To reduce the potential for water to enter your basement, please remember these suggestions:

  1. Make sure your gutters and downspouts are properly maintained and are clear of debris.
  2. Make sure your downspout extensions are sloped properly and at least SIX feet long.
  3. Make sure the overall grading of the land around the entire house is slopped so that any surface water is likely to flow away from the house, not toward the house.

Doing these things will help promote a drier basement.

Make sure that when you hire an inspector you hire someone with the experience of Regal Home Inspections, LLC. My mother is 85 years old and when I do an inspection for an older client I approach it as though I was doing the inspection for my mother. Similarly, I have done inspections for young ladies and when I do I approach it as though I was doing the inspection for my 23 year old daughter. I take a personal interest in my occupation and all of my clients. It’s not just a job.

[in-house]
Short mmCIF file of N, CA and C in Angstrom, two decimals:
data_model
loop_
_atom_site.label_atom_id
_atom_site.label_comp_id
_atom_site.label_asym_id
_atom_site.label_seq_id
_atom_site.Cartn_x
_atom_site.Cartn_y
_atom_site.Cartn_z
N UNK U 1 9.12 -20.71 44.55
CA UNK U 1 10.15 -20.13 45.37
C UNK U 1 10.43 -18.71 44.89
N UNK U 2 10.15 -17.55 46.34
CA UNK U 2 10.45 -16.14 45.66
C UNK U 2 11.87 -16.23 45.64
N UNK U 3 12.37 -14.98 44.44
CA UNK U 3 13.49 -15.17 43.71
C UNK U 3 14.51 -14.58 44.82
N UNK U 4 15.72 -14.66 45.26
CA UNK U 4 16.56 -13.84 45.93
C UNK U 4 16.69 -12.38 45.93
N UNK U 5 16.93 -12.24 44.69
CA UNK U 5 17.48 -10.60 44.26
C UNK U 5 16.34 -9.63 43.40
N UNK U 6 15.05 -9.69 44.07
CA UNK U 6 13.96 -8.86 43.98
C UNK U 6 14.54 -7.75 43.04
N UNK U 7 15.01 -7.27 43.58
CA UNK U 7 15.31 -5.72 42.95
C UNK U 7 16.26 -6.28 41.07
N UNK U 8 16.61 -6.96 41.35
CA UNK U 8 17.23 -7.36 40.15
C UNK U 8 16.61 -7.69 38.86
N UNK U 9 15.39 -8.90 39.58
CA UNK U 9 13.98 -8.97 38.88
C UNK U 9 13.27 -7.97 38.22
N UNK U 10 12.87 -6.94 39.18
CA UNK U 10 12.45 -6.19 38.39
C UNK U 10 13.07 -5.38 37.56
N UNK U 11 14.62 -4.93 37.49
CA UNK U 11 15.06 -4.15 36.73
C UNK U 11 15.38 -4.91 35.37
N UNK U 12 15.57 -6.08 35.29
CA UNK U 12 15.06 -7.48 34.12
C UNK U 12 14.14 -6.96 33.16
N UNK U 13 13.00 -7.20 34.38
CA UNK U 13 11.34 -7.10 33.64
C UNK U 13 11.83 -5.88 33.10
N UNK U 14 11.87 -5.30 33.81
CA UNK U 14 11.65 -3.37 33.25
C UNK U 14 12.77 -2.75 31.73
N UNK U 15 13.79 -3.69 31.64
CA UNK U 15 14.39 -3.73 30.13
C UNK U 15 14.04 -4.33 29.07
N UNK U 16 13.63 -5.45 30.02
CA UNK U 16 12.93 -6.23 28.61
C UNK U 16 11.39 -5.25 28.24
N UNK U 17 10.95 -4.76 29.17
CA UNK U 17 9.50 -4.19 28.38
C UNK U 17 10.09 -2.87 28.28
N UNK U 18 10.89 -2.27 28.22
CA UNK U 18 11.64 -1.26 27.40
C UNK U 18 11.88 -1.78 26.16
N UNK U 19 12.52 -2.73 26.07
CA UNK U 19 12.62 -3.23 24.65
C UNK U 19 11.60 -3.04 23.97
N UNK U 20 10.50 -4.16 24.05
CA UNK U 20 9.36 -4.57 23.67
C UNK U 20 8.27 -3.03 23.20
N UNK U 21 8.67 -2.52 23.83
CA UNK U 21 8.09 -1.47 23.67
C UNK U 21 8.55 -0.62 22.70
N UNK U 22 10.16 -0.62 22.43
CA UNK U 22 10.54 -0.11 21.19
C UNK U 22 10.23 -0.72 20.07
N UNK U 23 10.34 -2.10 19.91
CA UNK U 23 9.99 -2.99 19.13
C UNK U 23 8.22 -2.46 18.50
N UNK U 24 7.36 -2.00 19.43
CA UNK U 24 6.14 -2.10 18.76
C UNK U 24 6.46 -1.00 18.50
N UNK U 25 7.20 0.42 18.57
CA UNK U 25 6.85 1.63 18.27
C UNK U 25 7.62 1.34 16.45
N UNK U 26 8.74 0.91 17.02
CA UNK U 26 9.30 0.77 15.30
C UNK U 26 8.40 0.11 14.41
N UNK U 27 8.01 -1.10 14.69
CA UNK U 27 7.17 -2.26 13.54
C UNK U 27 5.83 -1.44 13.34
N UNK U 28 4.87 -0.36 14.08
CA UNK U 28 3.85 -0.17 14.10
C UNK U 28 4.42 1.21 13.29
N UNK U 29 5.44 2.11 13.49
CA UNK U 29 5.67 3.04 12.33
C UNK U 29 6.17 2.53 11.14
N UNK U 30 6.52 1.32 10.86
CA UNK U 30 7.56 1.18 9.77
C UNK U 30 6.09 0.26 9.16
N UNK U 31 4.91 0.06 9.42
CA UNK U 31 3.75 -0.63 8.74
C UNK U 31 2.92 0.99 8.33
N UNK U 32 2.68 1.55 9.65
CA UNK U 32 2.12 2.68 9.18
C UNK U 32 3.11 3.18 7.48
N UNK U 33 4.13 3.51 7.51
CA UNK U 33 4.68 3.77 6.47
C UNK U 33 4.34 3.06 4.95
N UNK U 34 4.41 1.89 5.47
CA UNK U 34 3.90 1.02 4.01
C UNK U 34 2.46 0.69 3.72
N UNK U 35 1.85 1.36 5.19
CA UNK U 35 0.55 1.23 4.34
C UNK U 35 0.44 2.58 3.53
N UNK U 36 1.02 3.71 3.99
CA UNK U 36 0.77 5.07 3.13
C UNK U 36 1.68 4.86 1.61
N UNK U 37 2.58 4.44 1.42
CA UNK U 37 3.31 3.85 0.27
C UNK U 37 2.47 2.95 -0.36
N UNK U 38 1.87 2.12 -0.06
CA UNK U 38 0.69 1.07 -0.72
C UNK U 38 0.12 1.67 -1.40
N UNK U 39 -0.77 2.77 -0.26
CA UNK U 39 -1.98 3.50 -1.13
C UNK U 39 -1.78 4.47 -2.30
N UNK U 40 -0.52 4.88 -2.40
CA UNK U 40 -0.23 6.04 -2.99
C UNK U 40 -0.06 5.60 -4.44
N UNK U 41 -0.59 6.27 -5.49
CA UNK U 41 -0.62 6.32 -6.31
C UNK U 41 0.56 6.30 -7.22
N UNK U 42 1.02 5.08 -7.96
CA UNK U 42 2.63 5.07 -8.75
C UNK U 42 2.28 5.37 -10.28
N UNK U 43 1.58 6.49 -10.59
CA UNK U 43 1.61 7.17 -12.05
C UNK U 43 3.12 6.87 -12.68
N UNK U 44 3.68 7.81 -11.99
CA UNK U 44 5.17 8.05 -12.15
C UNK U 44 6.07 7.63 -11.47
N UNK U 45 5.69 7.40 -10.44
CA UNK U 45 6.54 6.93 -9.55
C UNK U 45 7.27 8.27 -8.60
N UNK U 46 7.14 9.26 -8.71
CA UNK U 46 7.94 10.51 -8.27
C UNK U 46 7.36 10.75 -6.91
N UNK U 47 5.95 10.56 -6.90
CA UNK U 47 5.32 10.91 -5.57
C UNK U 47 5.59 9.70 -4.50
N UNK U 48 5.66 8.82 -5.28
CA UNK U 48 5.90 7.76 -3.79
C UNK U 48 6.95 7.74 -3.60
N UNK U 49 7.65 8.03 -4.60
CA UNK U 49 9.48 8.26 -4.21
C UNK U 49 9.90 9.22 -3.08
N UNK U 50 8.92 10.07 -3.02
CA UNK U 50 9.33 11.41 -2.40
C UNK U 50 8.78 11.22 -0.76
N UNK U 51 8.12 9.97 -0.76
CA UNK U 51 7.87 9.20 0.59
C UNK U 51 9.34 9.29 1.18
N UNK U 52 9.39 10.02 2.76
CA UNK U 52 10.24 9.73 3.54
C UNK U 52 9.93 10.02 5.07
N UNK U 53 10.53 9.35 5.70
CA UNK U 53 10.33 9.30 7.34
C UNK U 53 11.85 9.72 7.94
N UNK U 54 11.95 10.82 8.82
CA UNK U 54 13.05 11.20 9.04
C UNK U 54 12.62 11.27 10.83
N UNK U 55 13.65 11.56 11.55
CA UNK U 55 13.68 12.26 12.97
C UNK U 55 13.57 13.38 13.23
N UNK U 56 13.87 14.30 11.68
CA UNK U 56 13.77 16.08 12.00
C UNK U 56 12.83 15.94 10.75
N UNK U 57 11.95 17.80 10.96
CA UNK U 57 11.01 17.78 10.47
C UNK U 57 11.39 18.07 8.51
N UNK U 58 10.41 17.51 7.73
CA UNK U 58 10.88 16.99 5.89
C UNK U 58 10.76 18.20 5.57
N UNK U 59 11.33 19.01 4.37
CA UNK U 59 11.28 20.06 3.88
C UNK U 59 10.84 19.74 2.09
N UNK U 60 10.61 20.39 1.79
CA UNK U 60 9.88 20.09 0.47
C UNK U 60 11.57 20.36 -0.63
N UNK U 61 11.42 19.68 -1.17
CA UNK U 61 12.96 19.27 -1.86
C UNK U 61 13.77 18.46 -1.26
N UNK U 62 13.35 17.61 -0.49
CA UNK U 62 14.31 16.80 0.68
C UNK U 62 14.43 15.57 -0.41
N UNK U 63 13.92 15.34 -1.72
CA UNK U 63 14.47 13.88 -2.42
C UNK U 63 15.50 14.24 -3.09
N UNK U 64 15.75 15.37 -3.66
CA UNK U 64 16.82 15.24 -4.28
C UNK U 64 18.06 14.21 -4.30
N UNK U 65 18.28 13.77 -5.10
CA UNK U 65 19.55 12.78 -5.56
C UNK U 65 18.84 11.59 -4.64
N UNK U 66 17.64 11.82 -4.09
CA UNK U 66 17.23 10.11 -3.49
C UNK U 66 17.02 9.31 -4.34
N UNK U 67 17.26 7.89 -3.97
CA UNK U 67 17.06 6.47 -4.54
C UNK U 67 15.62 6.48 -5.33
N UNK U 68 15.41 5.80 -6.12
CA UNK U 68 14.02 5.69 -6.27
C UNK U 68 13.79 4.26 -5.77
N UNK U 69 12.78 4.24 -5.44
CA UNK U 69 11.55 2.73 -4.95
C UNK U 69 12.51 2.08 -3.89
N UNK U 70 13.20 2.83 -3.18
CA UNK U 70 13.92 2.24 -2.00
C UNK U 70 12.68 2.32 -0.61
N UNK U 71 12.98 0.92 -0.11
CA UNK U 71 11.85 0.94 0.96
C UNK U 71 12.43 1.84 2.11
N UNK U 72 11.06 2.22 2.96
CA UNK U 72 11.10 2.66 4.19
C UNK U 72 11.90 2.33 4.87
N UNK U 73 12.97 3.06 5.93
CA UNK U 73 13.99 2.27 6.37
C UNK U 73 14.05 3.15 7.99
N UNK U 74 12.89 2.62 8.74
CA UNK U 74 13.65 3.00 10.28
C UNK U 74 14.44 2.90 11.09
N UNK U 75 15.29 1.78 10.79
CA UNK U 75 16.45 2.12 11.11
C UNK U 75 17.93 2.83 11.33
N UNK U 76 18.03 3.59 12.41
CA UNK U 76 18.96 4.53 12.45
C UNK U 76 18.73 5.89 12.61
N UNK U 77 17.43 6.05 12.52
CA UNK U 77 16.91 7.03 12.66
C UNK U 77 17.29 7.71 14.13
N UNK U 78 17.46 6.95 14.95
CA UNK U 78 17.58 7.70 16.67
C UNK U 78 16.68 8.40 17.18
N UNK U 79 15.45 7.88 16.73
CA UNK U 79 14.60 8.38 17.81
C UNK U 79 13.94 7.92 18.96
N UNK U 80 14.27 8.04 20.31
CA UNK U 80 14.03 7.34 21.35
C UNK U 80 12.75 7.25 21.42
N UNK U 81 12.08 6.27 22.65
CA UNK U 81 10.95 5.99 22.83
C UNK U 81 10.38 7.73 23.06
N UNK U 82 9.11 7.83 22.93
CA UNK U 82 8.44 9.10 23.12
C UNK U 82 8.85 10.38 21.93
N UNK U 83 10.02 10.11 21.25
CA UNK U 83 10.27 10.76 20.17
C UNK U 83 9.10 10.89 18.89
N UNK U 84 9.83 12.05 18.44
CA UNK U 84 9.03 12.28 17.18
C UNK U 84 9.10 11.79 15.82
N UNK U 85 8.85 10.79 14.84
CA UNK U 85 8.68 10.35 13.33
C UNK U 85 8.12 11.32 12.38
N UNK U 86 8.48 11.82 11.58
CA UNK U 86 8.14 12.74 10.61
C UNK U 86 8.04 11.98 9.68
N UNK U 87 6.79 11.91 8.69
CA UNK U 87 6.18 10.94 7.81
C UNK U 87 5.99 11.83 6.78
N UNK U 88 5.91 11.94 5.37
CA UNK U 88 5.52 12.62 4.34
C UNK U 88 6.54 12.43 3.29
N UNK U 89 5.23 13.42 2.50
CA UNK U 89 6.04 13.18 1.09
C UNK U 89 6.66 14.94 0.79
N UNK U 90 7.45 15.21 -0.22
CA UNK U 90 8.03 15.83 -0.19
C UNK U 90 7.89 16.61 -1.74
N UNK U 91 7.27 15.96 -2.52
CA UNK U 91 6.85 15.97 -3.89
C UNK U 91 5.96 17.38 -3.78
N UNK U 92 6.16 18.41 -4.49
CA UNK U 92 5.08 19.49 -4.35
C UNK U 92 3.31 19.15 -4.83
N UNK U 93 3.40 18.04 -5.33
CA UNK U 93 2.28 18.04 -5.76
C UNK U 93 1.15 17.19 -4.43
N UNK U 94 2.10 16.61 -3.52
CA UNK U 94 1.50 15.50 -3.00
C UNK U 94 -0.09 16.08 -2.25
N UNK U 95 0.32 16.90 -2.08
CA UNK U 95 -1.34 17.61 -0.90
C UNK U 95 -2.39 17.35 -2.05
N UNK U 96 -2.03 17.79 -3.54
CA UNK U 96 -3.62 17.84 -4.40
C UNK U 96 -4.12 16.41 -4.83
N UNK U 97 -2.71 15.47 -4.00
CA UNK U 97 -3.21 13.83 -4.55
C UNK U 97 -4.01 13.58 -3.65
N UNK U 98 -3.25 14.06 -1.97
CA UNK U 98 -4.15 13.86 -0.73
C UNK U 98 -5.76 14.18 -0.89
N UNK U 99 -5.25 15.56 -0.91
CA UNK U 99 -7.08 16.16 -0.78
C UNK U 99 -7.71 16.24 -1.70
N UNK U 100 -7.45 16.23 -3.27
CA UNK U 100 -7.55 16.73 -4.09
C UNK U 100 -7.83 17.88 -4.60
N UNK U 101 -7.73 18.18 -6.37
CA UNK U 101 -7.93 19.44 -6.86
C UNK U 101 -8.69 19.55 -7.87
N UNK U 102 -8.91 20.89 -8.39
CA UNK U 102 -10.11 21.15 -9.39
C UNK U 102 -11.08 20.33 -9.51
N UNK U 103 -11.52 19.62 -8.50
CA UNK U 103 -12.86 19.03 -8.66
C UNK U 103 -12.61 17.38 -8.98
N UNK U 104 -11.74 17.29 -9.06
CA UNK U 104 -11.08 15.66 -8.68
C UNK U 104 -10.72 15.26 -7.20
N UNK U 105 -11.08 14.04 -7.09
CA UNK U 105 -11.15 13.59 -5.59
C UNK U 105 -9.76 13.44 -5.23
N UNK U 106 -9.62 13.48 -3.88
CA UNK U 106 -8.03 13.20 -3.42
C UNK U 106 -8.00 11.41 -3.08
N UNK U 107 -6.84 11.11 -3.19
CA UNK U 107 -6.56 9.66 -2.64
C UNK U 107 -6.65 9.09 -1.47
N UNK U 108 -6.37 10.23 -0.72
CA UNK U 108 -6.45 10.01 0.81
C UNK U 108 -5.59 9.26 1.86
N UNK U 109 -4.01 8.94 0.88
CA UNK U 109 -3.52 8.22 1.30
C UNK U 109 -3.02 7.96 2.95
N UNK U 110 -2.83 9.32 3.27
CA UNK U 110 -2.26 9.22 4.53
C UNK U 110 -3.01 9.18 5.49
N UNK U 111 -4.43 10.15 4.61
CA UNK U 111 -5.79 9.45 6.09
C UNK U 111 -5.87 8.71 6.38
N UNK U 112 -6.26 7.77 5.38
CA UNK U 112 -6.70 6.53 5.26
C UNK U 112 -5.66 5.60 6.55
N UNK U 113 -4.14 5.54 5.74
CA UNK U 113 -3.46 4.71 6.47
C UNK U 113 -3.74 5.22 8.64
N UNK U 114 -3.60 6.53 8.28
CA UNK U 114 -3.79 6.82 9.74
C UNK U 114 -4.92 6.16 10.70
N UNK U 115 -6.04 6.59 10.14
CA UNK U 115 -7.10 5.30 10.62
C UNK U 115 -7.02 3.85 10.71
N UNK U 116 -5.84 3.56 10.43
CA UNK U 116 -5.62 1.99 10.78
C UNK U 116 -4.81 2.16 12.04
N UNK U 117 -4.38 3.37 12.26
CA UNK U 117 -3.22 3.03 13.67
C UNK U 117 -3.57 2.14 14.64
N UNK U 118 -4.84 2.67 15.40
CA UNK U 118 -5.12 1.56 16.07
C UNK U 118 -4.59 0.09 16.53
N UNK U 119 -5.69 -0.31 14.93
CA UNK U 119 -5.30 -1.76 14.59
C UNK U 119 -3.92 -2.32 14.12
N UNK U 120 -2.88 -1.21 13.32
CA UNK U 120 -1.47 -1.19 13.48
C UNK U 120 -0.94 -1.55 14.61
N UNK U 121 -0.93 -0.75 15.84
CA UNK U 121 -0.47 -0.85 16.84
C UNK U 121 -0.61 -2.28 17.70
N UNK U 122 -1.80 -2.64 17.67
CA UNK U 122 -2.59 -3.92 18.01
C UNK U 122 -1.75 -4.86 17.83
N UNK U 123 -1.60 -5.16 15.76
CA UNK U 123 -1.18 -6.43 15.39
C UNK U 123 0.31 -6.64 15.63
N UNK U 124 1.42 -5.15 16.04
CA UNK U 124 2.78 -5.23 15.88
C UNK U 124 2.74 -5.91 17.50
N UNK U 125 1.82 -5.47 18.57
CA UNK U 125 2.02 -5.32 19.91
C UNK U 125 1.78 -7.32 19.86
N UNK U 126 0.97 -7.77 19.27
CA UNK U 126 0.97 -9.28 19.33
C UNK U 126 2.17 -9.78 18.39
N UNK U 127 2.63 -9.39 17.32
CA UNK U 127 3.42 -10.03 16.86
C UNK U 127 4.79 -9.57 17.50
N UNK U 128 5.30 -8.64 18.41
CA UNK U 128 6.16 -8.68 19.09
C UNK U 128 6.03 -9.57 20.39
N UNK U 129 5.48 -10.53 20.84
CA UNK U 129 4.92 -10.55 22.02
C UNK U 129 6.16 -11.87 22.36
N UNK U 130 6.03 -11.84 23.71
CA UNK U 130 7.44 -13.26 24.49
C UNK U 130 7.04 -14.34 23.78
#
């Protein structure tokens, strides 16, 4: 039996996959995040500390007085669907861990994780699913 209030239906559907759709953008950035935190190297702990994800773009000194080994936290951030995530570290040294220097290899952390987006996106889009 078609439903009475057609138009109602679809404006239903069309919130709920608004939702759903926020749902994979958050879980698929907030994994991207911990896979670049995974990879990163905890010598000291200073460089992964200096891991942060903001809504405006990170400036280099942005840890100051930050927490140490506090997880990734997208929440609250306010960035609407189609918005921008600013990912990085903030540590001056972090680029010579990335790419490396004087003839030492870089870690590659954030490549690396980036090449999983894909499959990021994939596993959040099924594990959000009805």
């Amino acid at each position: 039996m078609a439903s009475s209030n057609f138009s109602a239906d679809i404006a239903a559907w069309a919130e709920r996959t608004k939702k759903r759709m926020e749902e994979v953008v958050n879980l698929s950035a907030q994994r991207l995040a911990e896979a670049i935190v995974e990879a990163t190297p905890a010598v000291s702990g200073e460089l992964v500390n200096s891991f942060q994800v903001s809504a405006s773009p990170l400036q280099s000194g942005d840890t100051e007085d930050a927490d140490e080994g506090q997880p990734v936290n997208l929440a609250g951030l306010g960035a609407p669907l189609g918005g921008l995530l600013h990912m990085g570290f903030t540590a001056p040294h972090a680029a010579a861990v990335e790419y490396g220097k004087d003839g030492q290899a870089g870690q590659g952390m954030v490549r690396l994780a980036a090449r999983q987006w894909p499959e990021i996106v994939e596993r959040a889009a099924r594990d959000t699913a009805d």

I would appreciate your comments about this article. Please email your comments to frank07722@gmail.com

About the author. I am a NJ Licensed Home Inspector. I am the owner and Inspector at Regal Home Inspections, LLC. In addition to being a New Jersey Licensed Home Inspector I am also a NJ-DEP certified Radon Measurement Technician and Regal Home Inspections, LLC has also collected samples for lead paint, allergens and mold. We are affiliated with the state’s best labs that perform the sample evaluation and testing. We can also help facilitate the testing of septic system and numerous aspects of oil tank evaluations. This includes oil tank integrity testing, tank locate services and soil samples. We work to ensure that the house you’re buying is sound or that you know of any issues.